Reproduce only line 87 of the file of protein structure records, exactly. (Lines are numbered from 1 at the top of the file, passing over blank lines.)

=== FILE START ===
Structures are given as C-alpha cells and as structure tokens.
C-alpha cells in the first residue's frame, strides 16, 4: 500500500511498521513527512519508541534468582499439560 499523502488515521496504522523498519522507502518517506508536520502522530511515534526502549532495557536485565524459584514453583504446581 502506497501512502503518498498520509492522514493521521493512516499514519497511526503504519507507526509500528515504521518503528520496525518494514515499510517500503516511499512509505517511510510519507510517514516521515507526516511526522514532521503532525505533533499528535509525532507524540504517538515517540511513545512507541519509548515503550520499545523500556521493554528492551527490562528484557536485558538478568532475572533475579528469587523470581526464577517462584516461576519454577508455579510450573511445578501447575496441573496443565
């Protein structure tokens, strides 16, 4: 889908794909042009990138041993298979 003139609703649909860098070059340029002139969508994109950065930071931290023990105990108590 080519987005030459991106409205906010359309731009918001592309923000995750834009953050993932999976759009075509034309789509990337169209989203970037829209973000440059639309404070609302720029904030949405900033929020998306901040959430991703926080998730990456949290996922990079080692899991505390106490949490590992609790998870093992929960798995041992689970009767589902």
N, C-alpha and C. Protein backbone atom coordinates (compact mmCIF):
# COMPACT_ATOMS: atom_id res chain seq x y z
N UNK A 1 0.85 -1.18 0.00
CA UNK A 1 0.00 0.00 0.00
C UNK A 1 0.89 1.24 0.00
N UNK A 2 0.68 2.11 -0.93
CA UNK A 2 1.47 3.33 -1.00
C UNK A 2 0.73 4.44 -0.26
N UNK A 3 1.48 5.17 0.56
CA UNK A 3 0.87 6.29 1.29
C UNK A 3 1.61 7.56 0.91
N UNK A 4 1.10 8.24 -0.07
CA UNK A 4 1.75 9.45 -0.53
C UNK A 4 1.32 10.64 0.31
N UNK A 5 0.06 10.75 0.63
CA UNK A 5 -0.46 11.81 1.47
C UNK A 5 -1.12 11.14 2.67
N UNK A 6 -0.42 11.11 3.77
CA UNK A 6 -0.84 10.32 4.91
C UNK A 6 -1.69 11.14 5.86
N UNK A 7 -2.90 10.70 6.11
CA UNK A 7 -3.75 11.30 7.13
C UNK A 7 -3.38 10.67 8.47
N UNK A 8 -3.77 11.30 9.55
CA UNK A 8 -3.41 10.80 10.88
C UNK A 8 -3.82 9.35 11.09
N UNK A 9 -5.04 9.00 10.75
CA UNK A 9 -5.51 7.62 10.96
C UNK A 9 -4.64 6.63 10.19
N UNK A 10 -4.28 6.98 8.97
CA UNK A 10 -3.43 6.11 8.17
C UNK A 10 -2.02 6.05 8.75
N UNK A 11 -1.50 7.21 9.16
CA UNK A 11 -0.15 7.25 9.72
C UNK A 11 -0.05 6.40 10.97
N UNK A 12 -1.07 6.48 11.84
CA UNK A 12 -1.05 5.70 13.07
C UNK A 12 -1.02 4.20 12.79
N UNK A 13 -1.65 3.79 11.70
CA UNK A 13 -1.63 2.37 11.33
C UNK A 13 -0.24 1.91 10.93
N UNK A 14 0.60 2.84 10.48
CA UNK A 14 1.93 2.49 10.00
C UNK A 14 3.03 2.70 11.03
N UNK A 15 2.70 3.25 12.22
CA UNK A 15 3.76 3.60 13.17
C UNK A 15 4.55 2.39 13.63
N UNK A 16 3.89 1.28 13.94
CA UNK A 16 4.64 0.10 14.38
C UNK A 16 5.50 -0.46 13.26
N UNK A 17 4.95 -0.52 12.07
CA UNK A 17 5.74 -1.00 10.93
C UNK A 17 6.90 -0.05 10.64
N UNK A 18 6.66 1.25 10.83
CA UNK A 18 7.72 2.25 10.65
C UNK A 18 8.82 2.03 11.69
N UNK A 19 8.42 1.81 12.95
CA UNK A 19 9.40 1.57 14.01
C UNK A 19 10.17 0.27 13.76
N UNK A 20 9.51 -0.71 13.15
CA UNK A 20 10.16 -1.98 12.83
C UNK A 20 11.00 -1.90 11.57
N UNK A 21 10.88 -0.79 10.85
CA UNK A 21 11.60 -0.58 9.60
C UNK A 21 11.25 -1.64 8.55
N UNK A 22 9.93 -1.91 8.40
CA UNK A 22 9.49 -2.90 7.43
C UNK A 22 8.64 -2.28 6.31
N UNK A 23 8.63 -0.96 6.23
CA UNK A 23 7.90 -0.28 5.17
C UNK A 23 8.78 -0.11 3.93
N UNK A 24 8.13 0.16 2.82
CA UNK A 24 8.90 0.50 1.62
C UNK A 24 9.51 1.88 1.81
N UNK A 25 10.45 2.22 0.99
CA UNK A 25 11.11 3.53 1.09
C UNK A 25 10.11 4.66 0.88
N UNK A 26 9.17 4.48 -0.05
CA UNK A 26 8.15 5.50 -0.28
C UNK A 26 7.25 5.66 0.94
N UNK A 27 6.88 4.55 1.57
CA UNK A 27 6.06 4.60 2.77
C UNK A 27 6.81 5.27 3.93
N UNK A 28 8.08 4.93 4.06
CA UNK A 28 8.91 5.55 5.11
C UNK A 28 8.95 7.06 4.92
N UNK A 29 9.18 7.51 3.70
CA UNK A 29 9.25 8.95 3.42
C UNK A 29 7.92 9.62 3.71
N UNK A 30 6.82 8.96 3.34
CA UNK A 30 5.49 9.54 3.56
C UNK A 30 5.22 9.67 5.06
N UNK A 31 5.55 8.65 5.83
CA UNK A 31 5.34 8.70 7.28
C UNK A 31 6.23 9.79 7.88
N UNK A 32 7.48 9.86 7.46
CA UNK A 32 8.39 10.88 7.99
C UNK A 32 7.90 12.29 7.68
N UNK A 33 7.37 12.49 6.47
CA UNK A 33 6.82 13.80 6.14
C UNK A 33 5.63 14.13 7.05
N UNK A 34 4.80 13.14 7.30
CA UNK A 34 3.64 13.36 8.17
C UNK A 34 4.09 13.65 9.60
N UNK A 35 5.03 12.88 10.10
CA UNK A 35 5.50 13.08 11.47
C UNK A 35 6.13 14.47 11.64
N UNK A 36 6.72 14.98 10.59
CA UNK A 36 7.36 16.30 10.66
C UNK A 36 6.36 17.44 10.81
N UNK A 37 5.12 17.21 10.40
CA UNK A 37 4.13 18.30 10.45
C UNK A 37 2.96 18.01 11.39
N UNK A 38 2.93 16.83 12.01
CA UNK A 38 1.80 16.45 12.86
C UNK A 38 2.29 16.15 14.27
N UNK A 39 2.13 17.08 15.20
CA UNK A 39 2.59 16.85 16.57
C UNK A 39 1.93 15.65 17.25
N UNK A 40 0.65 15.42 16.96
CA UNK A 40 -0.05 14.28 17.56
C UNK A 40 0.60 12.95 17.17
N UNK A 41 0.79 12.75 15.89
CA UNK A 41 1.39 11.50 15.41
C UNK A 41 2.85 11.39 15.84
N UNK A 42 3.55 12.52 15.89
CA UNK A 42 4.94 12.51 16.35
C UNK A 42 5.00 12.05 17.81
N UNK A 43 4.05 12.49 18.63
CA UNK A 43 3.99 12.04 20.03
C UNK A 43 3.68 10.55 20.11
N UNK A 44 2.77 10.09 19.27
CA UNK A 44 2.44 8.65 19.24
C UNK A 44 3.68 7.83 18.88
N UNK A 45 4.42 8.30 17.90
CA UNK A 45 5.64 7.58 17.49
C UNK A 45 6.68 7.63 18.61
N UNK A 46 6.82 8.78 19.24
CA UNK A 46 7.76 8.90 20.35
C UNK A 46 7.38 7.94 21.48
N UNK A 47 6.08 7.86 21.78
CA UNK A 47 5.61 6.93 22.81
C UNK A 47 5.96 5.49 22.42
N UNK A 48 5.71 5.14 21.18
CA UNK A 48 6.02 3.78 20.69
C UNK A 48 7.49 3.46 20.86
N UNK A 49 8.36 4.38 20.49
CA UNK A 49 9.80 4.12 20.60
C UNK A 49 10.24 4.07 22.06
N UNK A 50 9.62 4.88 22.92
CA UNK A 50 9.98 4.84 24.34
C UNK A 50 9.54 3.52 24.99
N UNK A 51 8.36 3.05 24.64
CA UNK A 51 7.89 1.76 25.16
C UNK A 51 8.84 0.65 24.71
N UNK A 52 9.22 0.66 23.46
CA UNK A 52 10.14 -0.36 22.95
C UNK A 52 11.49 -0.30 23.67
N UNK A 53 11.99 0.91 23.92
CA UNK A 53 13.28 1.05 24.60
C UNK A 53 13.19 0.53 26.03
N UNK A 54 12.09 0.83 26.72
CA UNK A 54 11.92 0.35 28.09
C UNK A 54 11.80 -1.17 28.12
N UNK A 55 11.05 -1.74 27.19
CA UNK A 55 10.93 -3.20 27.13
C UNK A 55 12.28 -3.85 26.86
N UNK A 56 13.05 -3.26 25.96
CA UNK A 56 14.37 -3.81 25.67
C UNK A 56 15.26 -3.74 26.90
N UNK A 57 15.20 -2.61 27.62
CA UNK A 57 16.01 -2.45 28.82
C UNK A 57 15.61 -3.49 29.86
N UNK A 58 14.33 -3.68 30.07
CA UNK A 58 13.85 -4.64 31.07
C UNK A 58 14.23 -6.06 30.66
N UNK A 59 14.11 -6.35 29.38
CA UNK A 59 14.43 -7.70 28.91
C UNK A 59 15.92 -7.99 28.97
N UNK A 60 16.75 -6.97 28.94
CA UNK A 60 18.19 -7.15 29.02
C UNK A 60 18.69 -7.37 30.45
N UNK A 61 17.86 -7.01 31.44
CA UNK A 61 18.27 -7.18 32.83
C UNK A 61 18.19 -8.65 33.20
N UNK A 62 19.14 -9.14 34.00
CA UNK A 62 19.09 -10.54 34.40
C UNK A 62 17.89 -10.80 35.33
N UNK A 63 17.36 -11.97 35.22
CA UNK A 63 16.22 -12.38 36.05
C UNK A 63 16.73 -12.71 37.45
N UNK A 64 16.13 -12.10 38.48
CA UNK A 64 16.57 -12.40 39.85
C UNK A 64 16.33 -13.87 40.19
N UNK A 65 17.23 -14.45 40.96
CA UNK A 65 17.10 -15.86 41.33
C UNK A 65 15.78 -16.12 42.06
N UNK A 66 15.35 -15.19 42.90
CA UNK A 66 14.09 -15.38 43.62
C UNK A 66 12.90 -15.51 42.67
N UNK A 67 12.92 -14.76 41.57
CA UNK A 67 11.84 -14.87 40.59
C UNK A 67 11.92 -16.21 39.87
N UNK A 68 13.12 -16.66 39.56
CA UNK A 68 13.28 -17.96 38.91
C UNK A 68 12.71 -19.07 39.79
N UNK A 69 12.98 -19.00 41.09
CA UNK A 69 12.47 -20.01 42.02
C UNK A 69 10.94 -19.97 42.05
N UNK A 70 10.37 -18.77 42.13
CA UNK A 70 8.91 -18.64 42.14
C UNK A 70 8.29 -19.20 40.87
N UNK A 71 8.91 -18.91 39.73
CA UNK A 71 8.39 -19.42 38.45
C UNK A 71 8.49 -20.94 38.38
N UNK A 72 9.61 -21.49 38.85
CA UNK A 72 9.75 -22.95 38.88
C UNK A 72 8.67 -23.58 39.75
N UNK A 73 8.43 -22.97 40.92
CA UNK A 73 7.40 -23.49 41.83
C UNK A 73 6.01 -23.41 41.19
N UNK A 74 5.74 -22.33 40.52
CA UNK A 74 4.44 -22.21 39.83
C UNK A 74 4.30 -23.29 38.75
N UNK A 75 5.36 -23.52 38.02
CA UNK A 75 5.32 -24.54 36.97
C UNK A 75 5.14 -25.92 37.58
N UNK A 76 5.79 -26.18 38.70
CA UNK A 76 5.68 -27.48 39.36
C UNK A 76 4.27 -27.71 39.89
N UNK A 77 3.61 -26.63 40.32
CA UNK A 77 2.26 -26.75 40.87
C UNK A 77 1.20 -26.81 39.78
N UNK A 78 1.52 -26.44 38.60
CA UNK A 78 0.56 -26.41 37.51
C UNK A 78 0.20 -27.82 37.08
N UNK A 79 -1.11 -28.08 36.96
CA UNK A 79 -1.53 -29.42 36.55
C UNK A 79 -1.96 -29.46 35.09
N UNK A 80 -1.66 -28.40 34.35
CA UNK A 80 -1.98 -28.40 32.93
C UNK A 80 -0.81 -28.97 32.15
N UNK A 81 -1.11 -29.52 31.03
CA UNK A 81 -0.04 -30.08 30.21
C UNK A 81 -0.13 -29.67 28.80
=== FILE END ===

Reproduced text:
N UNK A 28 8.08 4.93 4.06